Mars, Luna, and Earth, it will be useful for a month to mean
approximately the same thing on each world. Months of this length
are also more harmonious with the female menstrual cycle.
- The extra sol in a leap mir is the last one of the mir. This
is more convenient, and after all, if you want an extra free sol,
New Mir's Eve would be the best time to have it!
This arrangement of months is expressed diagrammatically below,
along with their names.
For the month names I have adopted the Rotterdam
system (recommended reading) by Frans Blok (author of Frans Blok's
Earth2Mars pages). Frans has invented original names for the
Martian months using clever patterns of vowels and consonants, and I
perceive this to be the least culturally-biased and most creative
||Number of sols
||27, or 28 in leap mirs|
There are a number of patterns contained within the arrangments
of letters used to make each name. These are described better on
Frans' website, so please take a look, but here they are in
- Each month begins with a consecutive letter of the alphabet
(only Q and Y are omitted). This means that if a month comes later
in the alphabet, it comes later in the mir. Also a month can
easily be abbreviated to a single letter, which is very convenient
for writing dates.
- The last letters of each month follow a pattern of 'R', 'A',
'N', 'I', 'L', 'O'. This means that you can always tell what
position a month is within a quarter-mir by looking at the last
letter. A clipped month always ends in an 'O'.
- Odd months end in consonants, even months end in vowels.
- If a month name other than Deti contains a 'D', then it's the
first in a group of four.
The names also correspond to Mars' variable-length seasons:
- Names containing a 'U' (Neturima to Zungo, 11 months),
indicate a Tumver or Winsum month.
- Names of 3 or 4 characters (Adir to Geor, 7 months) indicate a
Vertum month. The regular months of 28 sols have 4 letters and 2
syllables in their names, the clipped month, Flo, has 3 letters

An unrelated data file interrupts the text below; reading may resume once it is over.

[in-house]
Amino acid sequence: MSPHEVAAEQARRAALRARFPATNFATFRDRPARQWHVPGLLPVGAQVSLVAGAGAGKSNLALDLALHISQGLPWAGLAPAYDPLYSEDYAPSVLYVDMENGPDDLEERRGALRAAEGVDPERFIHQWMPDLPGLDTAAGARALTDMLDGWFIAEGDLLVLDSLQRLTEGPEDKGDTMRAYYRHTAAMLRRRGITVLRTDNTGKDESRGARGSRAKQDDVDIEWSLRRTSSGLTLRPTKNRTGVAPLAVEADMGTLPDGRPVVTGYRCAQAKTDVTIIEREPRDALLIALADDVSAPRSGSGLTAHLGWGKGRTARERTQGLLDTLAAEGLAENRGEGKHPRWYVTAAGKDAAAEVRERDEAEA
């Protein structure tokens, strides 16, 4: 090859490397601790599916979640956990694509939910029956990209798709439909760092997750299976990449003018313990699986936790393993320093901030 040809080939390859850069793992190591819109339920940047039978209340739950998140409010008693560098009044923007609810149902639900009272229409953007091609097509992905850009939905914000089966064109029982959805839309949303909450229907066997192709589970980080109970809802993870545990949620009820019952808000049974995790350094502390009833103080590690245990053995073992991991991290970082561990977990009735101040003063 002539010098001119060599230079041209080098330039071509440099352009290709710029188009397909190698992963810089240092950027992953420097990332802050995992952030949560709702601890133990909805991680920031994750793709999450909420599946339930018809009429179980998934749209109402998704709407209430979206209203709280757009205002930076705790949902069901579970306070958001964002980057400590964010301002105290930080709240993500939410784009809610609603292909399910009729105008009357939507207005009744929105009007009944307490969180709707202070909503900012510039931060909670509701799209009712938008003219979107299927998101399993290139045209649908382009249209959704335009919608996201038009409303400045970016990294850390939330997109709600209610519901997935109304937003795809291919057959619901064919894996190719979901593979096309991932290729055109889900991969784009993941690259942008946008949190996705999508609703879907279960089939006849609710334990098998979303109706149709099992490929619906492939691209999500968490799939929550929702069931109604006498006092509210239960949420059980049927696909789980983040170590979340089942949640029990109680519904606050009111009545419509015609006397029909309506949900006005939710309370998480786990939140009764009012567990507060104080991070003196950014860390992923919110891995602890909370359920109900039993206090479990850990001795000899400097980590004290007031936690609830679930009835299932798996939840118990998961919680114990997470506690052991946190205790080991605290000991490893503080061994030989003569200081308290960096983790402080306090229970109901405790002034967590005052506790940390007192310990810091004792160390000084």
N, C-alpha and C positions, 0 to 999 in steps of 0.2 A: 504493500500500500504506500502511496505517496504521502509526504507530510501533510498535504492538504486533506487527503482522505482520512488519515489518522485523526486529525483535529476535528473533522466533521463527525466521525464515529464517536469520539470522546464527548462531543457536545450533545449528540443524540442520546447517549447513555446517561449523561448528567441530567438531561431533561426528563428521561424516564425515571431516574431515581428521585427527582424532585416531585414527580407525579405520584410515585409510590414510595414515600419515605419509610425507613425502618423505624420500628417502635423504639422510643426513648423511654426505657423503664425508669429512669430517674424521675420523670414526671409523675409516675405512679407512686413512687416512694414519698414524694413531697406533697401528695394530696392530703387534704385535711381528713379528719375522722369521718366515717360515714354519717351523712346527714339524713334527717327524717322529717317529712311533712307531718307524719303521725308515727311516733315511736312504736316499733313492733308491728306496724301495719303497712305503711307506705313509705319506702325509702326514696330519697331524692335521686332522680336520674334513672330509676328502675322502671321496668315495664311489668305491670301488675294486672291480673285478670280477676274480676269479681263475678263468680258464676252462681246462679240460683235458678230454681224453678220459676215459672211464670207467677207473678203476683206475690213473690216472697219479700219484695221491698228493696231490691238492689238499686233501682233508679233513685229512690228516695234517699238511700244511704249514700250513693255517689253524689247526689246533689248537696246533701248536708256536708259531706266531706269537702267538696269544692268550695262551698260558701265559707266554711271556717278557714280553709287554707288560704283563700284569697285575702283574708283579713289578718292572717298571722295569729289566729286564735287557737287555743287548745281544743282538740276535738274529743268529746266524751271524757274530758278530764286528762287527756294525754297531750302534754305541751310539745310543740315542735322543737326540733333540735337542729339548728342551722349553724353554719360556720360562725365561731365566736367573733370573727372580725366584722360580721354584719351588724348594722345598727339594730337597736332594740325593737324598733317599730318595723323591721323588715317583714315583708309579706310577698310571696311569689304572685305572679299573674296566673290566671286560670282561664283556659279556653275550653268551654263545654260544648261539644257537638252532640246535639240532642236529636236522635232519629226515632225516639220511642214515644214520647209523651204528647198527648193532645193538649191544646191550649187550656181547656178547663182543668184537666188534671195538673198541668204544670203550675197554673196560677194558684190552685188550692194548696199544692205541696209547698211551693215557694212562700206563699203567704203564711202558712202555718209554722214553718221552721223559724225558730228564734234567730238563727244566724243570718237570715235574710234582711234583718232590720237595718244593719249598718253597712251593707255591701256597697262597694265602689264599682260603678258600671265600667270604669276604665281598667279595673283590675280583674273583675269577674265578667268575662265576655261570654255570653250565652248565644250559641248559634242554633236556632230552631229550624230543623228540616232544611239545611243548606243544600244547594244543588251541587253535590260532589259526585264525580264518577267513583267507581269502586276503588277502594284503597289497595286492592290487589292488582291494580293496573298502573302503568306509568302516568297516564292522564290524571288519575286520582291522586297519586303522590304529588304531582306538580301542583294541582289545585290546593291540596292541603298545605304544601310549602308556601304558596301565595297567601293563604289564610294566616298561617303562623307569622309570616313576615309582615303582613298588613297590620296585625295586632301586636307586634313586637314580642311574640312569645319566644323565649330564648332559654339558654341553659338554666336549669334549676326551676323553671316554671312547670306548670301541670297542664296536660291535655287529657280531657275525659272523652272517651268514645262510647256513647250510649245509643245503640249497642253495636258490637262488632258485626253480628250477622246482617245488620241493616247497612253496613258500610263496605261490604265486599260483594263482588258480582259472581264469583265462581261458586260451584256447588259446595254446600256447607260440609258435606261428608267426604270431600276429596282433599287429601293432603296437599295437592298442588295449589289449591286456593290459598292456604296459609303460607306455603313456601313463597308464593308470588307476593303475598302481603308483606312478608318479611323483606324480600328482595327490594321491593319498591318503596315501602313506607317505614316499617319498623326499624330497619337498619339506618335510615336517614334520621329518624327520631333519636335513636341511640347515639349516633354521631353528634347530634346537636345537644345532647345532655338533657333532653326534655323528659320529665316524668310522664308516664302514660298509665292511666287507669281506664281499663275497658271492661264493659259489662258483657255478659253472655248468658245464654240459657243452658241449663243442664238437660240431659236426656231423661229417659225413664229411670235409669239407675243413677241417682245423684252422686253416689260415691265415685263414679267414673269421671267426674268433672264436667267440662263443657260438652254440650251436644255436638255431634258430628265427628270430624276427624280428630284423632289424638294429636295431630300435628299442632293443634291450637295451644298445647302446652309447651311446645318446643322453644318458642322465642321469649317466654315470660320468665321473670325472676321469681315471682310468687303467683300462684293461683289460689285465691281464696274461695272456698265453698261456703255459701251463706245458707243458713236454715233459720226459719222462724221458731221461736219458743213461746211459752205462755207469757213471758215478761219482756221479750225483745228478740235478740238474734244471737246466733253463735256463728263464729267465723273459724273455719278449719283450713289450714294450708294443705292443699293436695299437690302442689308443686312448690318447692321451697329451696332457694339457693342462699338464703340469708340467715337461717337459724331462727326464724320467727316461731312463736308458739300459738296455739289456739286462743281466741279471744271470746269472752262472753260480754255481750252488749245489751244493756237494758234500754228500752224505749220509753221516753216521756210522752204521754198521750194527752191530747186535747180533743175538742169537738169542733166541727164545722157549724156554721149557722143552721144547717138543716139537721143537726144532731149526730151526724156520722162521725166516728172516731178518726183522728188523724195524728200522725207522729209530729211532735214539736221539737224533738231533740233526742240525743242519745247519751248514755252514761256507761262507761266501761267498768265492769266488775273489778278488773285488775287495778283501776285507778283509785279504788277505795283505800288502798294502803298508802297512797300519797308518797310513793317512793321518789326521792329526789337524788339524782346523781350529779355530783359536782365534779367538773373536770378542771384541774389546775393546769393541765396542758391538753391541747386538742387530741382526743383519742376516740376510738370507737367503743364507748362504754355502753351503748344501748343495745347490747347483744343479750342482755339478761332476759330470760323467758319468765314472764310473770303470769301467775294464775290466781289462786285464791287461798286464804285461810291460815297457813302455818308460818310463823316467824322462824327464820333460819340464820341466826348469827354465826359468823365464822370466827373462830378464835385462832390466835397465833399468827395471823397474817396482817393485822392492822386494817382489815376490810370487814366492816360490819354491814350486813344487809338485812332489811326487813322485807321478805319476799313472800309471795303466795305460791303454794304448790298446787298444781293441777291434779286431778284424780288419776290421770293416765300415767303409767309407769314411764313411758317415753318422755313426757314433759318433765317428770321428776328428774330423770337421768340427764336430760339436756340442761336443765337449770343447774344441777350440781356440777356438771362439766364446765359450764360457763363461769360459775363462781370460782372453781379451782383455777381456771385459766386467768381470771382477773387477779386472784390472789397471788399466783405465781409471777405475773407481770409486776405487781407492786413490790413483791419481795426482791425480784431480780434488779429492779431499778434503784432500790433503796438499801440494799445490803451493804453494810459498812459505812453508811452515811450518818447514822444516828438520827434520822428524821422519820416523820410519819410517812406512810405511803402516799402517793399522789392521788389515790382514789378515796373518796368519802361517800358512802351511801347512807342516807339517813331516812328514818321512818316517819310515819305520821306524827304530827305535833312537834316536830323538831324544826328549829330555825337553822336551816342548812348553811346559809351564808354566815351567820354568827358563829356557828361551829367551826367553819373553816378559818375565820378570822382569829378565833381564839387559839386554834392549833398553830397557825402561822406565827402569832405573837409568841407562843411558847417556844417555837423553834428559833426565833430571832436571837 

and 1 syllable.
- Names with 5 or 6 letters, not containing a 'U' (Heliba to
Medior, 6 months) indicate a Sumwin month. The regular months have
6 letters, 3 syllables, the clipped one, Larno, has 5 letters, 2
- Names with 7 or 8 letters (Neturima to Safundo, 5 months)
indicate a Tumver month. The regular months have 8 letters, 4
syllables, the clipped one, Safundo, has 7 letters, 3 syllables.
- Names with 5 or 6 letters, containing a 'U' (Tiunor to Zungo,
6 months) indicate a Winsum month. The regular months have 6
letters, 3 syllables, the clipped one, Zungo, has 5 letters, 2
The 7-day week dates back to ancient Mesopotamia, however, there
have been several attempts by different leaders to introduce weeks
of different lengths (anywhere from 4 to 10 days). These attempts
have all been eventually abandoned due to lack of acceptance. For
some mysterious reason, human society seems to naturally prefer a
7-day work-rest cycle.
The 7-day week is used worldwide, and, as this is one of the few
aspects of society that almost all humanity agrees on, many
designers of Mars calendars have felt it prudent to similarly define
a Martian week to be 7 sols. Another minor advantage to implementing
a 7-sol Martian week is that the term 'fortnight', meaning 'fourteen
nights', will continue to equal two weeks.
Names for sols-of-the-week
After examining the many different Martian calendars, I hadn't
found a set of names for the sols that I really liked, so I've opted
to make up my own. Before naming the sols in the Martian week, it is
worthwhile to investigate how our current days of the week got their
According to several sources, including this informative
web page, the days of the week were named by Persian astrologers
for the 7 known celestial objects - the Sun, Moon, and the five
planets known at that time. The Egyptians also adopted this system,
followed by the Hebrews, Arabs, Indians, Tibetans, Burmese, and
Japanese. Here we have yet another curious mystery surrounding the
week - not only the system of 7 days per week, but the system of
naming them was adopted almost unanimously by vastly different
cultures worldwide. Even the order in which the days were named was
preserved - the first day named for the Sun, followed by the Moon,
Mars, Mercury, Jupiter, Venus, and Saturn.
This system of assigning the days of the week to celestial bodies
is still accepted worldwide and, similarly to the 7-day week, there
aren't valid reasons to deviate from it. Therefore, I've also
adopted an astrological approach and named each sol of the week